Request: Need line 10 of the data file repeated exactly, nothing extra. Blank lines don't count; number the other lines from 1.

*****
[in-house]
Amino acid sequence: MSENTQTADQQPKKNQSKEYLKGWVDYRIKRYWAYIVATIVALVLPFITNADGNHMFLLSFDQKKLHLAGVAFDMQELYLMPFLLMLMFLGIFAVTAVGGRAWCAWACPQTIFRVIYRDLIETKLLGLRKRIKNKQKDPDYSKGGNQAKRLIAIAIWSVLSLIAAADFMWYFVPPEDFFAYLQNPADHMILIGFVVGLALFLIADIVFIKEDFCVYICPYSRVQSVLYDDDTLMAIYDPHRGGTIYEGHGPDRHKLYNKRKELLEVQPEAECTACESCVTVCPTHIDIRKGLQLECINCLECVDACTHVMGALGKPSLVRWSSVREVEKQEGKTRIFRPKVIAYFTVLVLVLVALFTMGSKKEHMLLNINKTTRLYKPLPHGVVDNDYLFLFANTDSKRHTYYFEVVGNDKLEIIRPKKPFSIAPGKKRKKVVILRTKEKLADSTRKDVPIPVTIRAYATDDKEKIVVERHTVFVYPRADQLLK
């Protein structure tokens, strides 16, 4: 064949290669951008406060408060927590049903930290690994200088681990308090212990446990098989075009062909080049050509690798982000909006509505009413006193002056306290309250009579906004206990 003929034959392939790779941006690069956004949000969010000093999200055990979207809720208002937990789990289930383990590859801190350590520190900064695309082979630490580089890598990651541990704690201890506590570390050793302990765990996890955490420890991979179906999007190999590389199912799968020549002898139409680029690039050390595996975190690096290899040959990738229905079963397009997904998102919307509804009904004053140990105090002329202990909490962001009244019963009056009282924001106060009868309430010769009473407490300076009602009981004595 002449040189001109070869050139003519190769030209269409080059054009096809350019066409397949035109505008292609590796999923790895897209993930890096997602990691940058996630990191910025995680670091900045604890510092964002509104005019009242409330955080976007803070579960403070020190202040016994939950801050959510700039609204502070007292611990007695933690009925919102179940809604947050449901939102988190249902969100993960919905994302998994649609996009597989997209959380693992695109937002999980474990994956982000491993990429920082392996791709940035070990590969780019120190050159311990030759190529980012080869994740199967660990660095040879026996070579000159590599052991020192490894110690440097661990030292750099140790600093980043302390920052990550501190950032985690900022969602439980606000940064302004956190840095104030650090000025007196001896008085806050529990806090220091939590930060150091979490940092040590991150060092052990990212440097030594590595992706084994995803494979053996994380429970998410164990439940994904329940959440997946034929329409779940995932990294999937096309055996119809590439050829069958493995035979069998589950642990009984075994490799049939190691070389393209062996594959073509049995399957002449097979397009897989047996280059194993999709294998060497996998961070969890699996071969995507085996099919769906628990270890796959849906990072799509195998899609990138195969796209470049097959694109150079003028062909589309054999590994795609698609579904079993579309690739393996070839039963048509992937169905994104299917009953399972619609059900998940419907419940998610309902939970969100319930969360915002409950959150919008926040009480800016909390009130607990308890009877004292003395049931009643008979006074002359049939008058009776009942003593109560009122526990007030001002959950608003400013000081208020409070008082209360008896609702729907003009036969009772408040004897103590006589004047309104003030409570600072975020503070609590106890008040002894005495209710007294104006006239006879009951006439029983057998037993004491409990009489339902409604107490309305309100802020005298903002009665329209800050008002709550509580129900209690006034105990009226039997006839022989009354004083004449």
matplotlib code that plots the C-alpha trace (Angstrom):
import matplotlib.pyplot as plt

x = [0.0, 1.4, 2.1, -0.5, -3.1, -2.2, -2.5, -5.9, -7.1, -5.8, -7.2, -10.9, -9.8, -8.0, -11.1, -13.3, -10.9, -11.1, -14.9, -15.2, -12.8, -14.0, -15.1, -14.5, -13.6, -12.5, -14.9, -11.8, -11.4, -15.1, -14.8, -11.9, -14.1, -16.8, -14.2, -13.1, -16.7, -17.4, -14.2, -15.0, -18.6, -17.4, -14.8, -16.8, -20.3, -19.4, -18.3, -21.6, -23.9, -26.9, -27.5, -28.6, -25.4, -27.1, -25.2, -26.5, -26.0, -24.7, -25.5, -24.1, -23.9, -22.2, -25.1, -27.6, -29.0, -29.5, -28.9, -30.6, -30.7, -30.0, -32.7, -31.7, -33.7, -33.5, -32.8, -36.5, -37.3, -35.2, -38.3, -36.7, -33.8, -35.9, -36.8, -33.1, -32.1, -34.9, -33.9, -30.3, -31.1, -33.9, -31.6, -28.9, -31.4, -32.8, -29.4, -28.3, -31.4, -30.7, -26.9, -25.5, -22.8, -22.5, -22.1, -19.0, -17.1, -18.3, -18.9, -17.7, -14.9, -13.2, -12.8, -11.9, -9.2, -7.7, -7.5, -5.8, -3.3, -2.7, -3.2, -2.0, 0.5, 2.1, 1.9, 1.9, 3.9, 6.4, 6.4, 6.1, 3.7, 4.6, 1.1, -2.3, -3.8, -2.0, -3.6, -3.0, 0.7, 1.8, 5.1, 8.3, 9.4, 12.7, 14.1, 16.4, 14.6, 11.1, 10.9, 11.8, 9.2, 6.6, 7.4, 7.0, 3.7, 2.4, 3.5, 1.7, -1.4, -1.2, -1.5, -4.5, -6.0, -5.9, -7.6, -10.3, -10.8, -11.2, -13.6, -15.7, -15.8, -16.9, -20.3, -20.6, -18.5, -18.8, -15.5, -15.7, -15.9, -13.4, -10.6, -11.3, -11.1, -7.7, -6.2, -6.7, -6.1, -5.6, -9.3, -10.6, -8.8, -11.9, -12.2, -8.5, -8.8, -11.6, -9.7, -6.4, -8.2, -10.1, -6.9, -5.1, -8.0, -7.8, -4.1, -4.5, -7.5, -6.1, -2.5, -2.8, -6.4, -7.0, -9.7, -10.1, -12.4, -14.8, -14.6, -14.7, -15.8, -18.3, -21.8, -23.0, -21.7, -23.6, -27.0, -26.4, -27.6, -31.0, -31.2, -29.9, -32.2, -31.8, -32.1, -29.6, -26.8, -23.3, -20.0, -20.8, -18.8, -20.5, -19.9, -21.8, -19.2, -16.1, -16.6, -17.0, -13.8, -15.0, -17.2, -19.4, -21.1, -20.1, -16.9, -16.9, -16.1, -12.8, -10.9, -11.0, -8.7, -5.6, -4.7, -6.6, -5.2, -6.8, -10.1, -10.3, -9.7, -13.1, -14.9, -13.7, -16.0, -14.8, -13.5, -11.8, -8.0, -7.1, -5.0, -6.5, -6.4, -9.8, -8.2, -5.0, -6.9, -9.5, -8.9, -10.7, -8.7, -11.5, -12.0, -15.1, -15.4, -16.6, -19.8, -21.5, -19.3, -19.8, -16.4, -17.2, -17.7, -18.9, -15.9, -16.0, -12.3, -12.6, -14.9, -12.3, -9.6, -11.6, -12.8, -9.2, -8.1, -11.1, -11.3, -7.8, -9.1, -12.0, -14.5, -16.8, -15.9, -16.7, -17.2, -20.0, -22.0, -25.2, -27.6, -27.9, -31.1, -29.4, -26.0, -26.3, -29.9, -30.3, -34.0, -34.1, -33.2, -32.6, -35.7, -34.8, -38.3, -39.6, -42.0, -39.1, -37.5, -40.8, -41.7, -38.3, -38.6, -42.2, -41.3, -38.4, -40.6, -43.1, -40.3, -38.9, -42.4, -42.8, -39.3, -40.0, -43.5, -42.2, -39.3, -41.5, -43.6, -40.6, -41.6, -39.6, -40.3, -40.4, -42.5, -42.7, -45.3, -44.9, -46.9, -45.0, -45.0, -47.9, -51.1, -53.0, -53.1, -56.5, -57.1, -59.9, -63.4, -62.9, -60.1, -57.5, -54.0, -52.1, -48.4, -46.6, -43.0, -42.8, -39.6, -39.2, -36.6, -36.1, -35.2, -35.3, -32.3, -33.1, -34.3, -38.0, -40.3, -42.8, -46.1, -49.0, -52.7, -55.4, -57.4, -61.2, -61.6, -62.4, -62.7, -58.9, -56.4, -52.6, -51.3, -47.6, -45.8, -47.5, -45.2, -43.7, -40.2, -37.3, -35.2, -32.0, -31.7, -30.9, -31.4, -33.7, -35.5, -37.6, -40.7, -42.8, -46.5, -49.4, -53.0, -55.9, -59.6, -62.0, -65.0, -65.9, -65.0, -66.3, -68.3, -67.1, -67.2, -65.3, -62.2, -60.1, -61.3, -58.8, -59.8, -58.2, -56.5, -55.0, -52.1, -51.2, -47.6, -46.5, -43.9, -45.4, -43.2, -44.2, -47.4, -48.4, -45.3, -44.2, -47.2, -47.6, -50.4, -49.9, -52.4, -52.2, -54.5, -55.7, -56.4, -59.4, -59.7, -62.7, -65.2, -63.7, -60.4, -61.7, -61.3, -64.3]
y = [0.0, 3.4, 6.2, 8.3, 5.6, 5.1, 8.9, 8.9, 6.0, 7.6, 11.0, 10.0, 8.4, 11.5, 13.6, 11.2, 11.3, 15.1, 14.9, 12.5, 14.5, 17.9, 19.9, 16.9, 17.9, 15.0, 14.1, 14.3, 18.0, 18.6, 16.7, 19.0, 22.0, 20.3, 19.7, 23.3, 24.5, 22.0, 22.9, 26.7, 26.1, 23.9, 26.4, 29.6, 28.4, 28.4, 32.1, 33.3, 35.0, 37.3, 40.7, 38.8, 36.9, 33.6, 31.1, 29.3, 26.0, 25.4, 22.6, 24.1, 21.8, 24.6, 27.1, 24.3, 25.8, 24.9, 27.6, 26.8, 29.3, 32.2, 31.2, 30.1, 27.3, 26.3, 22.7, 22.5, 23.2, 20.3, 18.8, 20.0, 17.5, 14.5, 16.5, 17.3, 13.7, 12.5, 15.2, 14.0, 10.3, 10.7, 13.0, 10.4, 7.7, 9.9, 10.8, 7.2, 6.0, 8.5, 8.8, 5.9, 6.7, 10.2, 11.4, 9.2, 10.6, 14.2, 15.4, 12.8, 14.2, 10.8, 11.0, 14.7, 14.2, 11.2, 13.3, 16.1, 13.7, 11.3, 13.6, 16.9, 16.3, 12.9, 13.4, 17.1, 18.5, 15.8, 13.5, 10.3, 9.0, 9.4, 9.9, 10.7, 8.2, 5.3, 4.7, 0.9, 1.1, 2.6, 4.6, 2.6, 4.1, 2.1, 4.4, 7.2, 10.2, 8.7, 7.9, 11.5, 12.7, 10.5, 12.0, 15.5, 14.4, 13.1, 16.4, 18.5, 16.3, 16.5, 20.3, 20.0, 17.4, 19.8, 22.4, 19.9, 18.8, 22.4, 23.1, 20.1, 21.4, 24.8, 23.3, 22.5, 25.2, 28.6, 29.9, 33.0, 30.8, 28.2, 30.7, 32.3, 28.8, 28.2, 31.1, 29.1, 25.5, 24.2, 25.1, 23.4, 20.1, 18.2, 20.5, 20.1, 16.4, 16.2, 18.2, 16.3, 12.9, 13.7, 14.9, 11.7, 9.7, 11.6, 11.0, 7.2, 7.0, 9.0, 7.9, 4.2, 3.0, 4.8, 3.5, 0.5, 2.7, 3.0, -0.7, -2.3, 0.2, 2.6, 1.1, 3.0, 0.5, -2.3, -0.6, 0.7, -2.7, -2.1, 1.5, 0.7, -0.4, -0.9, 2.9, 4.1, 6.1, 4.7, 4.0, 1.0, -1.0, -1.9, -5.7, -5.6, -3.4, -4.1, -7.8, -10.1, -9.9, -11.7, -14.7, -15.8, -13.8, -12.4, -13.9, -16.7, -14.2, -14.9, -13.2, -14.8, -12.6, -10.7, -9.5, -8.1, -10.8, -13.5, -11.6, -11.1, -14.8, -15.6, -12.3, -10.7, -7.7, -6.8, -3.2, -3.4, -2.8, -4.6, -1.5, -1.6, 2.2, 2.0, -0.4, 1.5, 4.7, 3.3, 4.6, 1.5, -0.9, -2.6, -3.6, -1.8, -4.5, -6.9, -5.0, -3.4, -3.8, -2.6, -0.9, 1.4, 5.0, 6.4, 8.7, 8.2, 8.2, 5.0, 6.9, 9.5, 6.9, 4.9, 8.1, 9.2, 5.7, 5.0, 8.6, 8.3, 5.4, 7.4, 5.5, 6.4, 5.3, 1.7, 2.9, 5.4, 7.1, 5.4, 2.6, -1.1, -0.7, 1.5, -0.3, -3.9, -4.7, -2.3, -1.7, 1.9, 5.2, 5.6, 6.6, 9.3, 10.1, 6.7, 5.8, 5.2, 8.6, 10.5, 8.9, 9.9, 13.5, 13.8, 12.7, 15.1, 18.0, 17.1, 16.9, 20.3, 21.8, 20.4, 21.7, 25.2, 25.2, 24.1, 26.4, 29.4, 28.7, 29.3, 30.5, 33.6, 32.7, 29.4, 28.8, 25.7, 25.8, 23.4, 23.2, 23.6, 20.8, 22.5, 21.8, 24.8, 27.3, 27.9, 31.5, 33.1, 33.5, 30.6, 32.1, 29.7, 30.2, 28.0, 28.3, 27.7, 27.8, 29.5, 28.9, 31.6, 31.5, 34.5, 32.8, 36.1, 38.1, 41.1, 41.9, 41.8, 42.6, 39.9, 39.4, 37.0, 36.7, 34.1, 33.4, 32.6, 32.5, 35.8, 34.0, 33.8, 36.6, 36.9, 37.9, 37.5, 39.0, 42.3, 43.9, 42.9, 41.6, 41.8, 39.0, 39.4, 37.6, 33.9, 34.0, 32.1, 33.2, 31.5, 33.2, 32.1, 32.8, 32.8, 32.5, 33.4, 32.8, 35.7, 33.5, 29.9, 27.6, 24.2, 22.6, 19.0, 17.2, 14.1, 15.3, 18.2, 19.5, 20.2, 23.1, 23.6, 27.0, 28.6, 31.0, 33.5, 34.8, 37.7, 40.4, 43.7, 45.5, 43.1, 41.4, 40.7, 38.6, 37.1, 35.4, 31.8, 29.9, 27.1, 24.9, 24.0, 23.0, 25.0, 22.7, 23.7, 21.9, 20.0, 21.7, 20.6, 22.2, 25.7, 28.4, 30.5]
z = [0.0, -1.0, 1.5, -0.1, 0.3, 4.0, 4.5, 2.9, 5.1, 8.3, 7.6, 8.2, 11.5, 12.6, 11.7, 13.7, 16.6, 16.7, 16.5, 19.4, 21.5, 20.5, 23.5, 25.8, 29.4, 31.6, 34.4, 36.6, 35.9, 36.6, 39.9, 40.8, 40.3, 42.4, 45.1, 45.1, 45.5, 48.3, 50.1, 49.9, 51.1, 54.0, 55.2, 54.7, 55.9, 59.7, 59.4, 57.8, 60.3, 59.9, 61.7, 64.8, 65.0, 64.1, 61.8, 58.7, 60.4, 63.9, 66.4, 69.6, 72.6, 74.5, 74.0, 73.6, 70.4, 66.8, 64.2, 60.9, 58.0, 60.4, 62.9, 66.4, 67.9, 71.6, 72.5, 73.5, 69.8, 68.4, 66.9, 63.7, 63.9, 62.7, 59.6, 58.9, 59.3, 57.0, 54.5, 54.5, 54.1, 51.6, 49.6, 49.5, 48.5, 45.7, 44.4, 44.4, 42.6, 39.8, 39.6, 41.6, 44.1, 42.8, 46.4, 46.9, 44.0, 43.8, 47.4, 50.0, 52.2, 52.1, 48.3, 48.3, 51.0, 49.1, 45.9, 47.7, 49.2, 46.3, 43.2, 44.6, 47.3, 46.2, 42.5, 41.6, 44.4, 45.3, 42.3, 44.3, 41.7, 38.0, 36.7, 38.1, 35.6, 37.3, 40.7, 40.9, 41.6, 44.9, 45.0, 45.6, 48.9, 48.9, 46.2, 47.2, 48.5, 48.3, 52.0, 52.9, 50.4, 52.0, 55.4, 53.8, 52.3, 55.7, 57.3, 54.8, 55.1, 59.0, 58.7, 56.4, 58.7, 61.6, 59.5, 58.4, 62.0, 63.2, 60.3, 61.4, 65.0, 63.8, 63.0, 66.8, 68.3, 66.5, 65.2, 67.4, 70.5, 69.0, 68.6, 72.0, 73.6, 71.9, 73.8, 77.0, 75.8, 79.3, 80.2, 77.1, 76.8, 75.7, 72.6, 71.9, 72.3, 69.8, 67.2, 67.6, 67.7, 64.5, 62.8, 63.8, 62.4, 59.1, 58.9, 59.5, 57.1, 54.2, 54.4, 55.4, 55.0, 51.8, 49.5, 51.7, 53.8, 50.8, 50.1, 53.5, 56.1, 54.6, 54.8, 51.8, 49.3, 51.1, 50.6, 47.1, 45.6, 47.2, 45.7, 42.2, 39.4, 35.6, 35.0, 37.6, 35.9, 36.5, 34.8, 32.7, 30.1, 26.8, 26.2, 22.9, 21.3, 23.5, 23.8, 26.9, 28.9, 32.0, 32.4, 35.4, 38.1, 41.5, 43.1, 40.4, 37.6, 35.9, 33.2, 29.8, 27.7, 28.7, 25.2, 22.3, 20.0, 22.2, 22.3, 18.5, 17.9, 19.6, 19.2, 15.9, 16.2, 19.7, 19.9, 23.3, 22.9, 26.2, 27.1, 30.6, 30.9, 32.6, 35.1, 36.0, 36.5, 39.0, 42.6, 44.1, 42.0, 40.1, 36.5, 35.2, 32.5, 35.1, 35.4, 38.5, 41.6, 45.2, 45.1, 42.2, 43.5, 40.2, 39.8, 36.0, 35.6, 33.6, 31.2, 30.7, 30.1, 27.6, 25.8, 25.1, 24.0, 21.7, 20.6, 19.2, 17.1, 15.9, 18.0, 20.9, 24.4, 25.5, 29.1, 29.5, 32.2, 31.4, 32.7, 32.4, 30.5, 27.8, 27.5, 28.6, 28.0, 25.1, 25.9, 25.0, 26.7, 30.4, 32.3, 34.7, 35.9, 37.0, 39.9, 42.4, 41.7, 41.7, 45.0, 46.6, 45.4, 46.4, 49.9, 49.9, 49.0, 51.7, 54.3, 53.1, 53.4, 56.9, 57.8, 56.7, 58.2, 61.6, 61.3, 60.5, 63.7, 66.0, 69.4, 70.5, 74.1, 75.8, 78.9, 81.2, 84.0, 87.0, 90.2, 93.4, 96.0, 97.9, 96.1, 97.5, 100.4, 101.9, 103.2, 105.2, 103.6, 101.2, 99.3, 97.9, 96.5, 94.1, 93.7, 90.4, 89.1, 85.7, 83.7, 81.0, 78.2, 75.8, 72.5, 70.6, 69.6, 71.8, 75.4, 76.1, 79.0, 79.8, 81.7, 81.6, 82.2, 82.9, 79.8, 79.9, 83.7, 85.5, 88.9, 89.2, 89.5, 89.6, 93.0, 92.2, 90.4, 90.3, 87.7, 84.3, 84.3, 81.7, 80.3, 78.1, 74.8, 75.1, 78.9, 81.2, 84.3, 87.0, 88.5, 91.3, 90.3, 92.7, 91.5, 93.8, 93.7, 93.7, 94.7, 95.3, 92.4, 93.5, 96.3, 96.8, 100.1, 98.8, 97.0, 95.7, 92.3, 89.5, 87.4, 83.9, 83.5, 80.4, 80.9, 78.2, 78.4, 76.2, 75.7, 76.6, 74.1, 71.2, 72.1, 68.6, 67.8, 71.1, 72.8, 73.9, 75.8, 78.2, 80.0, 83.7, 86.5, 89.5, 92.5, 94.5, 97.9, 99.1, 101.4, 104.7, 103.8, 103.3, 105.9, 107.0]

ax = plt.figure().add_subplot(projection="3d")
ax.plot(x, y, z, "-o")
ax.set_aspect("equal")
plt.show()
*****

ax.plot(x, y, z, "-o")